Max Planck Instititute for Plant Breeding Research

Carl-von-Linne-Weg 10, 50829 Cologne

Prof. Dr. George Coupland

We are interested in the mechanisms by which plants control the transition from vegetative growth to flowering and how these change during evolution to generate different life histories. In Arabidopsis we decipher the regulatory logic that enables plants to perceive environmental conditions such as changes in day length and how they utilize this information to regulate the developmental switch to flowering. In addition, we study the mechanisms by which the shoot apical meristem changes its identity from producing vegetative structures such as leaves to forming flowers.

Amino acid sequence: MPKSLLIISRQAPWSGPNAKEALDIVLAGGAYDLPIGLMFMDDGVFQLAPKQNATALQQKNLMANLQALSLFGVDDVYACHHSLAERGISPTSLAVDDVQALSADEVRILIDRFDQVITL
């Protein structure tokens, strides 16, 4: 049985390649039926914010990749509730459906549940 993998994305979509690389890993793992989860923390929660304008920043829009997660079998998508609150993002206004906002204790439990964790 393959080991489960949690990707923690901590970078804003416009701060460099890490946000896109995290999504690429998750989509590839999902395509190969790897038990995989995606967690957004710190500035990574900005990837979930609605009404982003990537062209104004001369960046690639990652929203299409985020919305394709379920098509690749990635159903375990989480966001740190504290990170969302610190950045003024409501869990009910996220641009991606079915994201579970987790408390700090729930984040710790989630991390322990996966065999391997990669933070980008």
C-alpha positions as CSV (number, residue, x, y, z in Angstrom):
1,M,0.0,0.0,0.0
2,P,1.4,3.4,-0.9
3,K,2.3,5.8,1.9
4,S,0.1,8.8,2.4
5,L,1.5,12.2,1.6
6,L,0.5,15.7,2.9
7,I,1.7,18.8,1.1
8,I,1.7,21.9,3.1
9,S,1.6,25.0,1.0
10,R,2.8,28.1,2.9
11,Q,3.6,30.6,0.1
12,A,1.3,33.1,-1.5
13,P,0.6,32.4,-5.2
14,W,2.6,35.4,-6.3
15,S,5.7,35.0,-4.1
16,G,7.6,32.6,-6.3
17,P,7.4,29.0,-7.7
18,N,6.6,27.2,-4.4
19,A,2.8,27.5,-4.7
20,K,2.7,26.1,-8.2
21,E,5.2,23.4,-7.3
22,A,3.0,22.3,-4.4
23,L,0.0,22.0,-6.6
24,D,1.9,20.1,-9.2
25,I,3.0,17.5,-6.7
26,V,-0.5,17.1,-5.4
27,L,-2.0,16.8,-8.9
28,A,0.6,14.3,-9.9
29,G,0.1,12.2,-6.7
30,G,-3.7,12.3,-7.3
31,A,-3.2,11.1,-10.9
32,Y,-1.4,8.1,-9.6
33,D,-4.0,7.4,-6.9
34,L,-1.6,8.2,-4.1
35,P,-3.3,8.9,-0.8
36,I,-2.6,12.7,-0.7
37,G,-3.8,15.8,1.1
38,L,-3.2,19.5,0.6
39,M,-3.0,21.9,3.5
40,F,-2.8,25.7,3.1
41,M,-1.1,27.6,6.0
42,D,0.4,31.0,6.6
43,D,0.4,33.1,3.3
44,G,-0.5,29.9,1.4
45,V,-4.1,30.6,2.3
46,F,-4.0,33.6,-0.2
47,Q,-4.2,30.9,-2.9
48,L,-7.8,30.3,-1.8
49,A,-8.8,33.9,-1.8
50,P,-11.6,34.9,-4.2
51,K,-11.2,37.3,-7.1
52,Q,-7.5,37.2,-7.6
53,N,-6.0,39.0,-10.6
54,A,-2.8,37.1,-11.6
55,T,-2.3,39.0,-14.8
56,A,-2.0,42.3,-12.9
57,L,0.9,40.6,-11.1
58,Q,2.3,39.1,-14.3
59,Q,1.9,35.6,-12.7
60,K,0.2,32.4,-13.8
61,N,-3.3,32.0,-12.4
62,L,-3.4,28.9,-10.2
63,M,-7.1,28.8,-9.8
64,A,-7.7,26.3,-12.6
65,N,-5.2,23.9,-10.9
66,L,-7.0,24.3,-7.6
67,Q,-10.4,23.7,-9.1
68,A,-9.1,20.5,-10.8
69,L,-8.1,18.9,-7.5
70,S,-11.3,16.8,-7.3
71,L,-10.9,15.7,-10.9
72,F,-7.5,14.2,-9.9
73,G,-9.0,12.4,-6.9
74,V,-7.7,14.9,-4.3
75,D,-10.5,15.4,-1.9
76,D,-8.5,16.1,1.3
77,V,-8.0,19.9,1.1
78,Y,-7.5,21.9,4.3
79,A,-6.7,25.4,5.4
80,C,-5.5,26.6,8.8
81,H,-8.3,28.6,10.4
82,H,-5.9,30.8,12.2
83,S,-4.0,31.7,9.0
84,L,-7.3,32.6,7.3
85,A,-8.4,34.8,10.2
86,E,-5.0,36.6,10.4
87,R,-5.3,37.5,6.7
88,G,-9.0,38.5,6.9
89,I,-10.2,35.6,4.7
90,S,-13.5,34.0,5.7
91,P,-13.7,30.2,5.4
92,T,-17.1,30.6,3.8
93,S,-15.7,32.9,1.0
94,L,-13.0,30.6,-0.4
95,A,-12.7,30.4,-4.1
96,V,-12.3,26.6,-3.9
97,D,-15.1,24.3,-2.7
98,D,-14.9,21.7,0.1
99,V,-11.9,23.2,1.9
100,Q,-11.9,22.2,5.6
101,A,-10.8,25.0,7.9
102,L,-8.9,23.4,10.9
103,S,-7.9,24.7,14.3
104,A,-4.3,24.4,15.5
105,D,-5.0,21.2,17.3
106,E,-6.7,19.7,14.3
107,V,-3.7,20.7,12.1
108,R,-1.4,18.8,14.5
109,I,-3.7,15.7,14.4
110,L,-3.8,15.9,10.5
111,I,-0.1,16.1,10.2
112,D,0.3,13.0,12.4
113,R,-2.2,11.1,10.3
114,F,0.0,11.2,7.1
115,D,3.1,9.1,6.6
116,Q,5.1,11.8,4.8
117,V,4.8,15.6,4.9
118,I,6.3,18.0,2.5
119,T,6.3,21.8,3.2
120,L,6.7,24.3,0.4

Recently, we began to study species related to Arabidopsis that show a different pattern of flowering regulation. In particular, we have analyzed the perennial species Arabis alpina and have shown how key genes are differentially regulated compared to annual Arabidopsis to confer characteristic patterns of perennial development.

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Prof. Dr. Jane Parker (Plant Immunity)

Our aim is to understand how plants recognize microbial pathogens and defend themselves against disease. We initially undertook a genetical dissection of disease resistance signalling pathways in the model plant, Arabidopsis. Some of the pathways uncovered are triggered by specific recognition
between plant immune receptors (also known as Resistance (R) proteins) and pathogen effectors (known in this context as avirulence (avr) determinants). 

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